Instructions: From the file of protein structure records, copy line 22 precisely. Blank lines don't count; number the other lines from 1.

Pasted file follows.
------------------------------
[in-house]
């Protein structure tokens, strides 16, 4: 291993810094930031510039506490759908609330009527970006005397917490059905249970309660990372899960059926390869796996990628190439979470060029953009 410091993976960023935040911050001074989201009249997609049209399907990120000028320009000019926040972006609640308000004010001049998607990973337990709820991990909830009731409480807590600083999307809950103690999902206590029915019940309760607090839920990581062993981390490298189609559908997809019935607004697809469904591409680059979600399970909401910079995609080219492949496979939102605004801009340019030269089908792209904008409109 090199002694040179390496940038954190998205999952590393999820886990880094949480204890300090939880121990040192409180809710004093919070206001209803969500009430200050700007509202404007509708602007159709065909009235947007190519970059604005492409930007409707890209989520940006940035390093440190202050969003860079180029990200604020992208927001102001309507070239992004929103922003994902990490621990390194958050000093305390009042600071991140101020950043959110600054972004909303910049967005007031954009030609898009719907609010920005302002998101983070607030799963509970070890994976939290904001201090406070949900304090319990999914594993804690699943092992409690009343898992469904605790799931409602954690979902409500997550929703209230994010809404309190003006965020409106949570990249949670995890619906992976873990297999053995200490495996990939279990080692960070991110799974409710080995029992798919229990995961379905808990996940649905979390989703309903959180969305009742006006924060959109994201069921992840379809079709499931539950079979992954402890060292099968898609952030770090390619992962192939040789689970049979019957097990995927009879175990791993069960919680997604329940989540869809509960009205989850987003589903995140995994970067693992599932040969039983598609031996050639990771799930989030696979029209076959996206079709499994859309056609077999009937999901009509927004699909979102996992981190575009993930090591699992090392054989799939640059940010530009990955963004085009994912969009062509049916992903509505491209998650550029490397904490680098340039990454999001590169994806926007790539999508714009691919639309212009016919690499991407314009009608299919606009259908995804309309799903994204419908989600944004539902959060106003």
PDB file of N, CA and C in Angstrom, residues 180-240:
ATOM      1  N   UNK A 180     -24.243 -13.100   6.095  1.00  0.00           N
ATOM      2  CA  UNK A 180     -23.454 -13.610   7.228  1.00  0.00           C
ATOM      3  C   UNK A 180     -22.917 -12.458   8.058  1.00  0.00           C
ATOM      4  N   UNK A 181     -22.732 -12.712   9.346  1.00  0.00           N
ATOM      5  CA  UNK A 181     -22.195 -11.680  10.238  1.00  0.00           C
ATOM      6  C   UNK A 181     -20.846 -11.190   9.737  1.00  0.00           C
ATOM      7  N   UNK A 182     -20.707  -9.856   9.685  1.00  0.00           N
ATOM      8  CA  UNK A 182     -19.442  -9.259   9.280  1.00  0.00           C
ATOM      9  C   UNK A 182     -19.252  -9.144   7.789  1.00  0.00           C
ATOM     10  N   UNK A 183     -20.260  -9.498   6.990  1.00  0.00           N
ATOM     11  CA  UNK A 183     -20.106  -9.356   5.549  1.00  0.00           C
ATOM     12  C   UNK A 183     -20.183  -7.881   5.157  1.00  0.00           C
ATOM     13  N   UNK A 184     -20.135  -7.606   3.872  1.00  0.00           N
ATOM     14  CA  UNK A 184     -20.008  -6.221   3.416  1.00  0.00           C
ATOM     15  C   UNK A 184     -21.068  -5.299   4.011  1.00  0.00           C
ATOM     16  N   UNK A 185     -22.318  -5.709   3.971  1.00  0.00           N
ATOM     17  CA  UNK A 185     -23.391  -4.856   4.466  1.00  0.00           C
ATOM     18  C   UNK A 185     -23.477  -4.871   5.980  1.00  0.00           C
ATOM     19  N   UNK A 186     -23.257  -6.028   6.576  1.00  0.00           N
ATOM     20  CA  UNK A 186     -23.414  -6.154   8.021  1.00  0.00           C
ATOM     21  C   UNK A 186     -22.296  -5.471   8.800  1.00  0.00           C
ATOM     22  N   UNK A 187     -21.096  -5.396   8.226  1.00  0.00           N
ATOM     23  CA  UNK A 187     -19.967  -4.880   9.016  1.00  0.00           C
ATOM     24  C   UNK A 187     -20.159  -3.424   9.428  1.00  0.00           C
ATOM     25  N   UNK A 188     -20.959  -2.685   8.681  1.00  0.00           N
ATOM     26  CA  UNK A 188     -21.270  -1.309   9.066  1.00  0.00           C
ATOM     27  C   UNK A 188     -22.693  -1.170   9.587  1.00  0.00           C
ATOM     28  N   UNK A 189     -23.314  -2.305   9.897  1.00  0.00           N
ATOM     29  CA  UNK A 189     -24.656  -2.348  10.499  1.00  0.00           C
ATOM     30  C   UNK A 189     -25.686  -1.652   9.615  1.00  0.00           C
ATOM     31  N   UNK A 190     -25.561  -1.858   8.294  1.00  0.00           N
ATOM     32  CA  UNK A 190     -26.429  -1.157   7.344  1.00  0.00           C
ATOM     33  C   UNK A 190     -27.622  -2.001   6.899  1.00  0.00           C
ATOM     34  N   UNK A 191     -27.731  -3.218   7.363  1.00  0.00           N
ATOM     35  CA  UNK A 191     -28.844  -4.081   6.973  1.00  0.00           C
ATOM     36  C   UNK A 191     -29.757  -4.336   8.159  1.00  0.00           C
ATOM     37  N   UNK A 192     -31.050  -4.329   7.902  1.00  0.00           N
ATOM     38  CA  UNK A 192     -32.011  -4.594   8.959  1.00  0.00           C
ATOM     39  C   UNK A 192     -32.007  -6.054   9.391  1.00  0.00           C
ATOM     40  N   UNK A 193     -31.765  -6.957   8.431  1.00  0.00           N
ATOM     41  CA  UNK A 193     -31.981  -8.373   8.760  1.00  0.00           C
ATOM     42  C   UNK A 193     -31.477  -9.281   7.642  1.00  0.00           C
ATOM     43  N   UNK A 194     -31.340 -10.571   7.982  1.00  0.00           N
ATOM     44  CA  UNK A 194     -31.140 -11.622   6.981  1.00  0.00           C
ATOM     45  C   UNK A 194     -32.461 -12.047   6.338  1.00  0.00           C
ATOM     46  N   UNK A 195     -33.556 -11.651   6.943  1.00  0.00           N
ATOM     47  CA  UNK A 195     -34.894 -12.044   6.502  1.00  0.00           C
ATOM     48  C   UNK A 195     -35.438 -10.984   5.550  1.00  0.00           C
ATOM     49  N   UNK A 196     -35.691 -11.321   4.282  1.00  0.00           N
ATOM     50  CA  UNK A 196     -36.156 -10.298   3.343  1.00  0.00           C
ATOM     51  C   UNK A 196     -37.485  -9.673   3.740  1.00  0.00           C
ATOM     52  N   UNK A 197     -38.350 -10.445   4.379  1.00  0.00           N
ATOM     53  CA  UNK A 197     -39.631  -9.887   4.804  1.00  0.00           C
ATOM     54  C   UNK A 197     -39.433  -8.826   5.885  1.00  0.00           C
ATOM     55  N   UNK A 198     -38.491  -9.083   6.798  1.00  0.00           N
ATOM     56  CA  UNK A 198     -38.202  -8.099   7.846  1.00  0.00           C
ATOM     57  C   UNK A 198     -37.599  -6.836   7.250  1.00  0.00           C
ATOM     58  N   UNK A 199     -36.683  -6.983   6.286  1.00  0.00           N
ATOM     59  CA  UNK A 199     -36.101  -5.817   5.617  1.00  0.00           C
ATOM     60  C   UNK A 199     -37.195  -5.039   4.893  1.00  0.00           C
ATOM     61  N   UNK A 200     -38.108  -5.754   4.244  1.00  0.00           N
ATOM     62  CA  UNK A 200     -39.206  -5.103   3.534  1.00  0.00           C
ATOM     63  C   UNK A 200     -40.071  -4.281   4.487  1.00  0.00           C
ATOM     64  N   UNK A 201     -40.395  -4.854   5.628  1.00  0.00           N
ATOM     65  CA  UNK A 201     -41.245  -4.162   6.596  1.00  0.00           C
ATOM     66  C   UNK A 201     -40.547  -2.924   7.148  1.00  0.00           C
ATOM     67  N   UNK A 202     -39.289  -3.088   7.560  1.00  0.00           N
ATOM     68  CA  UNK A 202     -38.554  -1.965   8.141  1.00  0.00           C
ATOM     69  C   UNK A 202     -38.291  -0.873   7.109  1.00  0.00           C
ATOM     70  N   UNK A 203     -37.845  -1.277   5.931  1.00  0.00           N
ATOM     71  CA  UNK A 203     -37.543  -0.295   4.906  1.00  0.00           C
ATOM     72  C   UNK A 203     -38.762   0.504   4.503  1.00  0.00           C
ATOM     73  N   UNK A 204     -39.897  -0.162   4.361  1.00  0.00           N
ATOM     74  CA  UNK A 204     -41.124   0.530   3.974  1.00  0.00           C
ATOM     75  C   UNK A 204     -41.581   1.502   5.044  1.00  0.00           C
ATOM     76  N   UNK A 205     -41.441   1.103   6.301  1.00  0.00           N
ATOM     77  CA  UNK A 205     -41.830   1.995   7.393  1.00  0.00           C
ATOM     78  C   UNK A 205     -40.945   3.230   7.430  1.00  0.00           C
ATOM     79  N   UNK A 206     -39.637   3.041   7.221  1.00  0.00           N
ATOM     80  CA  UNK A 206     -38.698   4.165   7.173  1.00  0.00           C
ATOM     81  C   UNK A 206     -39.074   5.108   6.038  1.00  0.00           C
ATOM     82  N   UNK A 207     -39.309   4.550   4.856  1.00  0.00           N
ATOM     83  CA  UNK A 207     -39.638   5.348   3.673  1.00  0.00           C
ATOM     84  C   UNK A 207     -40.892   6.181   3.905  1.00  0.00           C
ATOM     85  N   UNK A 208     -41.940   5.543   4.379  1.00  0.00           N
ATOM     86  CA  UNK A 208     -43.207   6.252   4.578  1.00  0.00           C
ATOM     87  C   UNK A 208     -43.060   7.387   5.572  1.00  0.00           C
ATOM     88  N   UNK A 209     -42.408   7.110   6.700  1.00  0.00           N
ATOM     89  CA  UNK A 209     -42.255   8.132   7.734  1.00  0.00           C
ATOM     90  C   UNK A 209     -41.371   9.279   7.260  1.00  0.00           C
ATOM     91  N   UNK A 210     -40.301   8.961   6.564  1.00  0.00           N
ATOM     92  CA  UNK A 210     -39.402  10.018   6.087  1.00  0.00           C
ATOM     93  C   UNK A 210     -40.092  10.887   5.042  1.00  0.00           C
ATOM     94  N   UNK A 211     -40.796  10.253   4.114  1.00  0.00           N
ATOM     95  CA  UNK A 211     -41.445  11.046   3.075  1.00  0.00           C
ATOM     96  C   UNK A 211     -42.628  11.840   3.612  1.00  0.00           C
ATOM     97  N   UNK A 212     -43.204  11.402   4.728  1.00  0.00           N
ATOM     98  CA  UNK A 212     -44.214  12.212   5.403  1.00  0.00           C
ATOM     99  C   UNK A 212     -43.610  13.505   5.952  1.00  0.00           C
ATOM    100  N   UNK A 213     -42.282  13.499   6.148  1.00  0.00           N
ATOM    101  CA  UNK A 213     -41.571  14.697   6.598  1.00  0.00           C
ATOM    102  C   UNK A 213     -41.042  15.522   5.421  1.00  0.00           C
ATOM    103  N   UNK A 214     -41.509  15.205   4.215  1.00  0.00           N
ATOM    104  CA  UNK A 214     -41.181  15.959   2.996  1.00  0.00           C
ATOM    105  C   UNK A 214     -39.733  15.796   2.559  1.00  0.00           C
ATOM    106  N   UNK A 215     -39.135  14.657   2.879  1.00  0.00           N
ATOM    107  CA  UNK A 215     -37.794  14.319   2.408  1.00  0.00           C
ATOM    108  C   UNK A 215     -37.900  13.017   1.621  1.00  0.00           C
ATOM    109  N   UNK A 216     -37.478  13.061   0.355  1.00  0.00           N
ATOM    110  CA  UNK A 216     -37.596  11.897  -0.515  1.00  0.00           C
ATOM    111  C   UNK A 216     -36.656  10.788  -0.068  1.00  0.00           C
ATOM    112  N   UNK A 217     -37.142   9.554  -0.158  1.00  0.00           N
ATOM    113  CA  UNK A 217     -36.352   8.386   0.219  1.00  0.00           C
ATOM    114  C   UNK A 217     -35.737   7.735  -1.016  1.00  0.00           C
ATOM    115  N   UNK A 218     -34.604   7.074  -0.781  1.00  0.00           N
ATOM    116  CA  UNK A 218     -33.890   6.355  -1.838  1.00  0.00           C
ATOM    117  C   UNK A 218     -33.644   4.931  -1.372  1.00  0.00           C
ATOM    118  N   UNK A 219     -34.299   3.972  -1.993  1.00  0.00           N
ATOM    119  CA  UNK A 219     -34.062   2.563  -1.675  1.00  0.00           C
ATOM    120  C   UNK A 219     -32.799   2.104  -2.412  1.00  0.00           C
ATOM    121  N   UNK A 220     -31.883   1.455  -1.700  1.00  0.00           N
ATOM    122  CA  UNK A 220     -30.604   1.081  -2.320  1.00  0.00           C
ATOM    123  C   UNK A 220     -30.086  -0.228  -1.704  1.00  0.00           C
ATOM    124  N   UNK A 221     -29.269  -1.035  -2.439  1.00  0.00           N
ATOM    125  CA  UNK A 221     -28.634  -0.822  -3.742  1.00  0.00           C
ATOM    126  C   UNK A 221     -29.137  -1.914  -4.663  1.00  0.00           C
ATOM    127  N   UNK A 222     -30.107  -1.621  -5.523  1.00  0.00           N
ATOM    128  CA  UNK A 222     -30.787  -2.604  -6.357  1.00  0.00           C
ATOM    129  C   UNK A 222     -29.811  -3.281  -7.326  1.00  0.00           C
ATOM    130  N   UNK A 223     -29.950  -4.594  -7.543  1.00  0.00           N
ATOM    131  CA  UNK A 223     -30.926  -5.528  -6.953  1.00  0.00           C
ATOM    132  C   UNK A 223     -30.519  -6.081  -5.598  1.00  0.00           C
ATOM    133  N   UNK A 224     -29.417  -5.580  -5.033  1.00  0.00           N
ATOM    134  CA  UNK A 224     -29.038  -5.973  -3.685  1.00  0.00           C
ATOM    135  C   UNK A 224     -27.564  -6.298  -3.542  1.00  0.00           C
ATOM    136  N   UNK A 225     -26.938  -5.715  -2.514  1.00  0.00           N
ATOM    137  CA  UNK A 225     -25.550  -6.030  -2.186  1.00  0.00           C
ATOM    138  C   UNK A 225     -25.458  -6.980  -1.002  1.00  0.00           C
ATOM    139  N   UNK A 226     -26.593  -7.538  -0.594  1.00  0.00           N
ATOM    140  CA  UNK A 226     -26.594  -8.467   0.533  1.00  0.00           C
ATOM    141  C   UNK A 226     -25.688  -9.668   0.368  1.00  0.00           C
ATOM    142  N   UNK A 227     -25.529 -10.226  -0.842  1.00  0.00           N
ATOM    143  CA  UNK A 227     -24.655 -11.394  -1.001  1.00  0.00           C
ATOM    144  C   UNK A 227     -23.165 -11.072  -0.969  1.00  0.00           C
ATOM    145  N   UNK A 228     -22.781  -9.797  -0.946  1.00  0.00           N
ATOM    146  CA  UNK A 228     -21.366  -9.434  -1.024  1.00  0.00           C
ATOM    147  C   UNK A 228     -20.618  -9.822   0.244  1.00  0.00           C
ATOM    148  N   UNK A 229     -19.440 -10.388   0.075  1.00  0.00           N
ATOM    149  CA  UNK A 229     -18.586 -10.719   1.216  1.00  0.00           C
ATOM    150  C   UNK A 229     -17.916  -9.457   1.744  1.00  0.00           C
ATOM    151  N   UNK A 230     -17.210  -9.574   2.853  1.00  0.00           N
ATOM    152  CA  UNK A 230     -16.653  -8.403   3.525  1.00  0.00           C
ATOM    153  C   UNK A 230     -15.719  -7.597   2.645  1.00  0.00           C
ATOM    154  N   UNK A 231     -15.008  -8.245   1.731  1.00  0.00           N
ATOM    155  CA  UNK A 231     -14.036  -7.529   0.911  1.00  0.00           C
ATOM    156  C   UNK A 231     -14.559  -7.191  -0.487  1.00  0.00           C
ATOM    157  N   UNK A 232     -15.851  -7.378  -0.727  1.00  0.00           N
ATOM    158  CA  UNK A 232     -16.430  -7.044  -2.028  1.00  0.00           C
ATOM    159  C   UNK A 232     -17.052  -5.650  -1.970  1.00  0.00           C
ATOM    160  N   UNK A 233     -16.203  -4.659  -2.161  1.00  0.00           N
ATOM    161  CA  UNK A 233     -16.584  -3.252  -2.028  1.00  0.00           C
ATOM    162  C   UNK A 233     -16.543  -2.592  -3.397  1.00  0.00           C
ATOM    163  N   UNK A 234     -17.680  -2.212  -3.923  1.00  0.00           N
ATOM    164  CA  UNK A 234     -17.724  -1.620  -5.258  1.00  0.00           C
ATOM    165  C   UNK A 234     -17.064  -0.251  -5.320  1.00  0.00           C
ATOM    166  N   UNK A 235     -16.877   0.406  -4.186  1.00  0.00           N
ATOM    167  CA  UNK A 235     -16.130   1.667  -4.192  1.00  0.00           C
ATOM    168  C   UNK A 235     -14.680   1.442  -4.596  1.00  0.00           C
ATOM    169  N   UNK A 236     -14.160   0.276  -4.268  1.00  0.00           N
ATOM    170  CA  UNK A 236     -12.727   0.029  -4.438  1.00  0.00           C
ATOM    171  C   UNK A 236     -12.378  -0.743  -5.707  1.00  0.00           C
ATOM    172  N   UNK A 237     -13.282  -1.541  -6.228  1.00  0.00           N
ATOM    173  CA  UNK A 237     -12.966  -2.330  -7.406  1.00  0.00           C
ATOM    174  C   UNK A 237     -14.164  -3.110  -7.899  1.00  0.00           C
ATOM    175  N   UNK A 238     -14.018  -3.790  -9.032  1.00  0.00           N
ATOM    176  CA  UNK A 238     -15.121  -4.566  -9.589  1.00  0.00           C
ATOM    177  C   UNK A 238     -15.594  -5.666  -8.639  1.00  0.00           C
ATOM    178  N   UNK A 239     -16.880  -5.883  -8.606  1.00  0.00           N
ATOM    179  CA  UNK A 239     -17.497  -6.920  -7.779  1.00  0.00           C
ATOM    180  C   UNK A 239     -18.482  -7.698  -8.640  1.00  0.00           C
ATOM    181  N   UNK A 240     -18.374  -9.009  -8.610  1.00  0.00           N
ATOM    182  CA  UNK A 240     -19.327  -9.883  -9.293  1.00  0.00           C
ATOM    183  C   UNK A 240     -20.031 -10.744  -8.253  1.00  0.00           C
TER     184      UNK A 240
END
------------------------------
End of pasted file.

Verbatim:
ATOM     19  N   UNK A 186     -23.257  -6.028   6.576  1.00  0.00           N